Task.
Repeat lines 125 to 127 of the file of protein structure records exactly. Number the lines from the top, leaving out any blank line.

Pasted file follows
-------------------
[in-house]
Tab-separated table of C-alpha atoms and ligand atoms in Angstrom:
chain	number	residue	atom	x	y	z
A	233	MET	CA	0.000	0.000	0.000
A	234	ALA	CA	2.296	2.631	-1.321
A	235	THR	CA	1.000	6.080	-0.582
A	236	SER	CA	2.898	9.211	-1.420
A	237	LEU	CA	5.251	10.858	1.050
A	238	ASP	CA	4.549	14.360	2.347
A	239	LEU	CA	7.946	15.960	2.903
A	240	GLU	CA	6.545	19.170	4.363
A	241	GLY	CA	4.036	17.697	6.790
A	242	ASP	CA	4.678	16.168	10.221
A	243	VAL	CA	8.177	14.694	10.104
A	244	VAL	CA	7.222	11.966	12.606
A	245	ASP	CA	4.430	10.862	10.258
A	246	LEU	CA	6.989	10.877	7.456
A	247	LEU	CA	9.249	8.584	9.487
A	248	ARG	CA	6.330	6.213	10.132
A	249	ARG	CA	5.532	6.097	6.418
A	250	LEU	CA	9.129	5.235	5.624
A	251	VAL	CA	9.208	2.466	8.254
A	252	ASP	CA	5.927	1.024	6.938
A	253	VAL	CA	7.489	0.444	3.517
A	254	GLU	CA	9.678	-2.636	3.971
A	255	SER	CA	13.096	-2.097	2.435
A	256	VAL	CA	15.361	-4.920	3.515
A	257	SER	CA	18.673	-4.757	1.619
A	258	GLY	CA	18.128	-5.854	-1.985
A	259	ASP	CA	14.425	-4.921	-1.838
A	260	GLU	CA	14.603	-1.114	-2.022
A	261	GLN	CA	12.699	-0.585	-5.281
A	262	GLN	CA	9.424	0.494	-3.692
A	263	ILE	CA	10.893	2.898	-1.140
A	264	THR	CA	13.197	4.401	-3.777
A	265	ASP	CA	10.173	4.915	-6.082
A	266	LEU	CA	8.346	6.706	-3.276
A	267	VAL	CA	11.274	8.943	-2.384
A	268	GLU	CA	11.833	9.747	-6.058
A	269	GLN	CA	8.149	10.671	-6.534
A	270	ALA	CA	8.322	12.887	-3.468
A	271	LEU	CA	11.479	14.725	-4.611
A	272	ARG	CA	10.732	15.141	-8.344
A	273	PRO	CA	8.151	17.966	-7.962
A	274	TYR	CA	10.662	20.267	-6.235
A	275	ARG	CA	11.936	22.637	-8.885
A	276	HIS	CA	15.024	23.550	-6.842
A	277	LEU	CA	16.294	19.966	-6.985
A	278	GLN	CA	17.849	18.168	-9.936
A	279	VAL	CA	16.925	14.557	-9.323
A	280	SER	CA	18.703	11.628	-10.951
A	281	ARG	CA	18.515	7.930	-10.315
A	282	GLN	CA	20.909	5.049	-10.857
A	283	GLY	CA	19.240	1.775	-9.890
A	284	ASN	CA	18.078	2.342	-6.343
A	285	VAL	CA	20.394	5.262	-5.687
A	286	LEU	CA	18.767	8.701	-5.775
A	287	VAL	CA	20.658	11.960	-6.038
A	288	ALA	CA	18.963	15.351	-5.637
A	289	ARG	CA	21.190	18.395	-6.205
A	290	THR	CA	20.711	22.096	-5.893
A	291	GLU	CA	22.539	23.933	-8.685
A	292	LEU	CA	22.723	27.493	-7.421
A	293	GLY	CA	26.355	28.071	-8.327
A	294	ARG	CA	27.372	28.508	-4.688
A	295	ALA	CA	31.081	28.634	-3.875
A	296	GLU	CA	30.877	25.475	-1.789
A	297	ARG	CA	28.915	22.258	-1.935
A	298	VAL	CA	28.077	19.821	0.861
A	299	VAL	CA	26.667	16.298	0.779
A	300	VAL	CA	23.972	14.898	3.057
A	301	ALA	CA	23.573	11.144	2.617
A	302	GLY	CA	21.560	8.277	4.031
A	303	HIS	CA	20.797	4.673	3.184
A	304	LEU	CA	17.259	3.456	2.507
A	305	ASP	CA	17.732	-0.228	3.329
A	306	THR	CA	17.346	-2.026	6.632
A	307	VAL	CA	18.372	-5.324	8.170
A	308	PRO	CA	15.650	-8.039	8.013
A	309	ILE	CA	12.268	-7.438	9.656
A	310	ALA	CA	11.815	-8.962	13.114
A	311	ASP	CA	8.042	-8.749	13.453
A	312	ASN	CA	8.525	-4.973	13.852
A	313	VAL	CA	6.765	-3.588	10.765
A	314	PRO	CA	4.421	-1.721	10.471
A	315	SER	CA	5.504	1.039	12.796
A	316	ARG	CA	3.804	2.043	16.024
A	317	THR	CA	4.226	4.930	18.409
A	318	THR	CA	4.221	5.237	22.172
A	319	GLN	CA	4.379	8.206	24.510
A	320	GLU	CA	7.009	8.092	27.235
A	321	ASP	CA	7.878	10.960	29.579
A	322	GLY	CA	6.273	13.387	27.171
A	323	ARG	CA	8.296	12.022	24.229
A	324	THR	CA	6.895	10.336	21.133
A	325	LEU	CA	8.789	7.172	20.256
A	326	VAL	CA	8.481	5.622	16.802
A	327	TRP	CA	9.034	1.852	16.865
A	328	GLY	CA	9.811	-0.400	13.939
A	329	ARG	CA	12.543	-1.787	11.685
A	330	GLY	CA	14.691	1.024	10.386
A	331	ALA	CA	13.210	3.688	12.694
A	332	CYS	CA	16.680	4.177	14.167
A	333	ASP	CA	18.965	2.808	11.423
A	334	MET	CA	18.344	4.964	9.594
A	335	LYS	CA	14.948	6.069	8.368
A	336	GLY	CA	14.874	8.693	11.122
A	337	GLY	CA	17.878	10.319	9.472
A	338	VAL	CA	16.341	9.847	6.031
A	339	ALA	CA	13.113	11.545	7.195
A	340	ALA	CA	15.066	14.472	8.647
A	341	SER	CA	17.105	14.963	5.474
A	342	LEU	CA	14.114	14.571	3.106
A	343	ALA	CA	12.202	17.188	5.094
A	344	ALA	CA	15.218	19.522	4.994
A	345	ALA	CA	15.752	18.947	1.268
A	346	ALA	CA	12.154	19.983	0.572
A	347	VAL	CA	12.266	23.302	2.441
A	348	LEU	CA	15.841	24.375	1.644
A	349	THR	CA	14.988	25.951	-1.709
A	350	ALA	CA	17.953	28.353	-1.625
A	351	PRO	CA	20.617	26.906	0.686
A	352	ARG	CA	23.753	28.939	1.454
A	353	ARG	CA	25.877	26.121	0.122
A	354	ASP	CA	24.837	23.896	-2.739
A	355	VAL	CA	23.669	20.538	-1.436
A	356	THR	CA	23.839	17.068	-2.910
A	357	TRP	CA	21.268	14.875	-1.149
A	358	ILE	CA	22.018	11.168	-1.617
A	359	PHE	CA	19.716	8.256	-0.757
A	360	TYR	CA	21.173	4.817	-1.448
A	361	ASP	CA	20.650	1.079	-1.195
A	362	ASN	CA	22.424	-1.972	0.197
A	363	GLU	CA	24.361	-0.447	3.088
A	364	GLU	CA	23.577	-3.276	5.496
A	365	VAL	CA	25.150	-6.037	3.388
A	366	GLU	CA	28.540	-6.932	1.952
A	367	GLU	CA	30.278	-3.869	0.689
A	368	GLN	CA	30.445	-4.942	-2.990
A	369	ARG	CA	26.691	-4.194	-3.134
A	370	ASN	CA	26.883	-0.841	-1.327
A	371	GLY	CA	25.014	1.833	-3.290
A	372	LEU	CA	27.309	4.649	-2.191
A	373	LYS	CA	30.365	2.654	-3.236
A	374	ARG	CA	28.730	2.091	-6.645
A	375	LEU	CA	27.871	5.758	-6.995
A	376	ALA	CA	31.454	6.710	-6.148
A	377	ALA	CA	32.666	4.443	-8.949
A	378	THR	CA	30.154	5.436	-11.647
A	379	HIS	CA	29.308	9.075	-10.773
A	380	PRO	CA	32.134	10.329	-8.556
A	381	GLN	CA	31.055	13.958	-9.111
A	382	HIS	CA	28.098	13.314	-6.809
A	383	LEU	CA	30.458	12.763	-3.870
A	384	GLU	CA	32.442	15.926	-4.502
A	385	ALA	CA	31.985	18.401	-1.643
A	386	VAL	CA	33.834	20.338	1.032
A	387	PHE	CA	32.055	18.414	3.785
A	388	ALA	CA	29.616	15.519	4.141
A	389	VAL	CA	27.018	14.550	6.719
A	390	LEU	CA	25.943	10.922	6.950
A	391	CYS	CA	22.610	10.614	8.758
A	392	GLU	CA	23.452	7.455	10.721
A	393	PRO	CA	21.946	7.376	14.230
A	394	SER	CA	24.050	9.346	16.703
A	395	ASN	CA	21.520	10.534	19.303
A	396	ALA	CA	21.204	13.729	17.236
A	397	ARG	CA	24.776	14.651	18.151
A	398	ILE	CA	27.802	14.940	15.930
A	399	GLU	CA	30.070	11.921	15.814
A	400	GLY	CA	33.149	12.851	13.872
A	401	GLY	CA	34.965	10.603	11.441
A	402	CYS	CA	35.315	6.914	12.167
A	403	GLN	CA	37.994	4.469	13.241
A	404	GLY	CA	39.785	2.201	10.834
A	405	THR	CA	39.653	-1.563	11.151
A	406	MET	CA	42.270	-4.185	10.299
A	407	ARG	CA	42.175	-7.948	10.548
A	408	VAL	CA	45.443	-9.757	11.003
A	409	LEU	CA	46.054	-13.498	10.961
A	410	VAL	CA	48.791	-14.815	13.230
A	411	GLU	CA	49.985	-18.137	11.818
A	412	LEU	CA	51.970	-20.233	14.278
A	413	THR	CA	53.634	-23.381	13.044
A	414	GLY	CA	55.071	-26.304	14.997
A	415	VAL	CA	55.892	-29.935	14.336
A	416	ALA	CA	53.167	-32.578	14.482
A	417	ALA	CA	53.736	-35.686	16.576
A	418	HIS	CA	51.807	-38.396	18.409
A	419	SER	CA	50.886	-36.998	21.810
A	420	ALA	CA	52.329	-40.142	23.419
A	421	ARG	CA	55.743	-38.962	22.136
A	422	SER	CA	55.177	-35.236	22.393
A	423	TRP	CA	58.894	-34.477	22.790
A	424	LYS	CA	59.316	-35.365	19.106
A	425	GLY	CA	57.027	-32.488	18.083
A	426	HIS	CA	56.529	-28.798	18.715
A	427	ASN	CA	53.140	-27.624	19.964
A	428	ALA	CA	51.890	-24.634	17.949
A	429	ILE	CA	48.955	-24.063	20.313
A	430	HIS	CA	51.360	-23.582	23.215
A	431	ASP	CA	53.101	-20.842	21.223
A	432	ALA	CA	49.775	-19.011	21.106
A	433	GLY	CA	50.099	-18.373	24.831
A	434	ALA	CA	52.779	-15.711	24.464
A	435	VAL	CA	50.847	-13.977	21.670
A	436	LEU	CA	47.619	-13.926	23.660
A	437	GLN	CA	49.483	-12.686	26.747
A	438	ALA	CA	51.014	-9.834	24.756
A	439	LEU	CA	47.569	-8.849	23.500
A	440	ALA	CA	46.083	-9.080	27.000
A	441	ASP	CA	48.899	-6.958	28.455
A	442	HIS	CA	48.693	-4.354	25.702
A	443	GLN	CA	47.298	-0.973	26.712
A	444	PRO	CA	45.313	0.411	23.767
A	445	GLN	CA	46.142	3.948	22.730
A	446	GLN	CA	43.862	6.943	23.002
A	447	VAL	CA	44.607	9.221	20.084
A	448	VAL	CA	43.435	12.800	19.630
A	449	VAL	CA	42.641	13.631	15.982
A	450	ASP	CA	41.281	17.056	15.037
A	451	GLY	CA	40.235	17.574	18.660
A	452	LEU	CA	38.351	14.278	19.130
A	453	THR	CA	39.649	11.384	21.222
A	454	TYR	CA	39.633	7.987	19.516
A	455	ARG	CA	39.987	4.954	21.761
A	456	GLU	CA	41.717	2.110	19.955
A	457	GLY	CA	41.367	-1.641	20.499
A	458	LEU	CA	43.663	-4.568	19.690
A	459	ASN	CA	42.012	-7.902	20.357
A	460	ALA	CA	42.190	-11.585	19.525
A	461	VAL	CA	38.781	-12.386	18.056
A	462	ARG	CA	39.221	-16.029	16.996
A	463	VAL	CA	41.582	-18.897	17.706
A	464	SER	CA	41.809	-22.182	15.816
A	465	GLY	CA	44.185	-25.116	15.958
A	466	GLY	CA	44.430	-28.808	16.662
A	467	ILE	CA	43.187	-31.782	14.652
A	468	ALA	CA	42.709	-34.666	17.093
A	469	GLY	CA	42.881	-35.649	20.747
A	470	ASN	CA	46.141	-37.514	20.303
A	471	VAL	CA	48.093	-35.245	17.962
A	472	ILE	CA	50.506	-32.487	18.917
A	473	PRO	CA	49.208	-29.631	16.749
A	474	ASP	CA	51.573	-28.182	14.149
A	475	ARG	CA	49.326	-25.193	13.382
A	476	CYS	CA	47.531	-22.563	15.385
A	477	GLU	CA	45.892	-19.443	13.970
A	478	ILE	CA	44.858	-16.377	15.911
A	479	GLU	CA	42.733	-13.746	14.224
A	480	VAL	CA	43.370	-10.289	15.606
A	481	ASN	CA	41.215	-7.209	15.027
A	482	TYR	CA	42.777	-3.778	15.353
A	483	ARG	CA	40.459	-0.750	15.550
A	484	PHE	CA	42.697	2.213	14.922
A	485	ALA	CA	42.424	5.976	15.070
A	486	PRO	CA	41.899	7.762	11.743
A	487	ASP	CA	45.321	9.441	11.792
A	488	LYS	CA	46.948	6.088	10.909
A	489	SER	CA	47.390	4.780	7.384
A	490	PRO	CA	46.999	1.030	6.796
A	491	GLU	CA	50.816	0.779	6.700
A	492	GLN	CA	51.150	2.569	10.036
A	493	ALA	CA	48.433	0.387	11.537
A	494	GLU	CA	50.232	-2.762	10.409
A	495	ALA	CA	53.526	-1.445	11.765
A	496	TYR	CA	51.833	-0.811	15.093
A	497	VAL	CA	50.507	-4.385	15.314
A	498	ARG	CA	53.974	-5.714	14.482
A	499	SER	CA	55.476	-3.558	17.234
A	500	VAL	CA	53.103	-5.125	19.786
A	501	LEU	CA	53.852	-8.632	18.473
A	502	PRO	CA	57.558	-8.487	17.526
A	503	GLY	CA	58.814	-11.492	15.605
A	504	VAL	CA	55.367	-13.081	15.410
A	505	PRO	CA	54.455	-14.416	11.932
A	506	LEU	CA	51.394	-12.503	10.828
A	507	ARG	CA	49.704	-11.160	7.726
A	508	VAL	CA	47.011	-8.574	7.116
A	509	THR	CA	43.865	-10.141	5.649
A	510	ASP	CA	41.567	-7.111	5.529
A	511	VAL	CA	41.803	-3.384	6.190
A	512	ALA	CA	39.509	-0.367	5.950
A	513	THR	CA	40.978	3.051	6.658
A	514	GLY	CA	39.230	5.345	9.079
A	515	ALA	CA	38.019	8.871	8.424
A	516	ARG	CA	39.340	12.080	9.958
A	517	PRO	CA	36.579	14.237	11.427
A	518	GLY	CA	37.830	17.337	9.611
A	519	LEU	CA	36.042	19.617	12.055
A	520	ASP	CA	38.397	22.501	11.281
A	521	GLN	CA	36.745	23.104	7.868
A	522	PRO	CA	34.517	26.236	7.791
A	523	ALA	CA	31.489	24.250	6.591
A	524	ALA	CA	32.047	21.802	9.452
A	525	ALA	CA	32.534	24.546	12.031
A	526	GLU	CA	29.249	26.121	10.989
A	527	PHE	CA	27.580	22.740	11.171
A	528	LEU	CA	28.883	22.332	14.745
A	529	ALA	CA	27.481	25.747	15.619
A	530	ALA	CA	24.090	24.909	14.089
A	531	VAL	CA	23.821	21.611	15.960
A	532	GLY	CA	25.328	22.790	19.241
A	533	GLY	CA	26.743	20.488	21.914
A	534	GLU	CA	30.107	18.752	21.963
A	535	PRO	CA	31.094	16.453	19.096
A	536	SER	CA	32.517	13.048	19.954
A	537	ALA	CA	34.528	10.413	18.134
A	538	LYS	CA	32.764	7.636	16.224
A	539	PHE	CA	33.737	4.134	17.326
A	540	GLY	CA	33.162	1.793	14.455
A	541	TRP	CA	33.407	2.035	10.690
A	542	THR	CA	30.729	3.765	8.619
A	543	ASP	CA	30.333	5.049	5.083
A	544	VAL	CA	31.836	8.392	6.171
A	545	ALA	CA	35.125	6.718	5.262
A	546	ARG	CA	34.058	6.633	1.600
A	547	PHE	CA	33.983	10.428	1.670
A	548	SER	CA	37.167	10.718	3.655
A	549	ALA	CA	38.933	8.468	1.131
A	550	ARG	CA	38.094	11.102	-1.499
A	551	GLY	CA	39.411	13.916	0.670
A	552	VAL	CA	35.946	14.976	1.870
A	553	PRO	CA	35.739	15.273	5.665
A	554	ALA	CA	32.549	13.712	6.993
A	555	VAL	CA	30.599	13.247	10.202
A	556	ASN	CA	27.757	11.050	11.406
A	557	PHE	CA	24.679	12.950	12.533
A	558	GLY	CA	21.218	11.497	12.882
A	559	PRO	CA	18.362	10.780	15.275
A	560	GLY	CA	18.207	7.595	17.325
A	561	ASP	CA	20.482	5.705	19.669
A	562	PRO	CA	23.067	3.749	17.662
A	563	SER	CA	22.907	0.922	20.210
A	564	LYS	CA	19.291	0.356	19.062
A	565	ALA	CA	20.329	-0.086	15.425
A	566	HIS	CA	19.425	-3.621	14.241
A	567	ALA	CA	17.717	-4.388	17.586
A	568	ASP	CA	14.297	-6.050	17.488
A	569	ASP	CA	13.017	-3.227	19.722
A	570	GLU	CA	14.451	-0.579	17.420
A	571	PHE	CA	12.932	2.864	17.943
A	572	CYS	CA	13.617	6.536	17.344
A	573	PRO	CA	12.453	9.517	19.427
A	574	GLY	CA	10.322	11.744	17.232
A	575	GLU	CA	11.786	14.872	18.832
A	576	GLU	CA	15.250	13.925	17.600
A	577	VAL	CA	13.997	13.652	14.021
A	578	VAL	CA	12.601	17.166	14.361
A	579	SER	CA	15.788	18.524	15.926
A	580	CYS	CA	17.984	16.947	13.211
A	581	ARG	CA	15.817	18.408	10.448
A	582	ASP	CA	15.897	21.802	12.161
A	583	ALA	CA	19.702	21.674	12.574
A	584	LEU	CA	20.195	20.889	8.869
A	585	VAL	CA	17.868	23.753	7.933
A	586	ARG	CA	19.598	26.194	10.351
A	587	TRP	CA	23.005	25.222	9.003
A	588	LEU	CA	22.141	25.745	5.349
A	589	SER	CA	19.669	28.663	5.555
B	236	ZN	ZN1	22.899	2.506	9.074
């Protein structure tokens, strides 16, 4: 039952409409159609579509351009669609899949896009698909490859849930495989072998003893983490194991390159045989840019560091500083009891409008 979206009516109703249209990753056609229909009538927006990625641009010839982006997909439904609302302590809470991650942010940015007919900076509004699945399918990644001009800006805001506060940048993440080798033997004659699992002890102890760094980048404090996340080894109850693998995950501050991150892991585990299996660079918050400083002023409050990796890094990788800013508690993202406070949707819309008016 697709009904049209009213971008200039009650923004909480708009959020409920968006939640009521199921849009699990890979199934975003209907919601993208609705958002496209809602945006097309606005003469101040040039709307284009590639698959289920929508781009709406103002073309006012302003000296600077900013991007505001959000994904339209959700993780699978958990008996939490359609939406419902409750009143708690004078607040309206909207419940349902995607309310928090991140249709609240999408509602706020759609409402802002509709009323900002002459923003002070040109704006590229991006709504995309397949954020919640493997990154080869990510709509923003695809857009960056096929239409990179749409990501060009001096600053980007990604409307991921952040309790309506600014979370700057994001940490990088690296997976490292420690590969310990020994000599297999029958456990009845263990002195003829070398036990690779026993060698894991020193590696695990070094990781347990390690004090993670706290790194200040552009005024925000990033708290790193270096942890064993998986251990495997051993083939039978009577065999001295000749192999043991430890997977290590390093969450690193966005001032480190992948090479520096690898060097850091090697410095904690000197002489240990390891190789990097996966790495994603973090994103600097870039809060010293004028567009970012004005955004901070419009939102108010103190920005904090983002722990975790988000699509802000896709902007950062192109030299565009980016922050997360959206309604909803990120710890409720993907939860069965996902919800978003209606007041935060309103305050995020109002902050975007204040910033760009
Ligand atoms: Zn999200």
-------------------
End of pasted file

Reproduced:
A	354	ASP	CA	24.837	23.896	-2.739
A	355	VAL	CA	23.669	20.538	-1.436
A	356	THR	CA	23.839	17.068	-2.910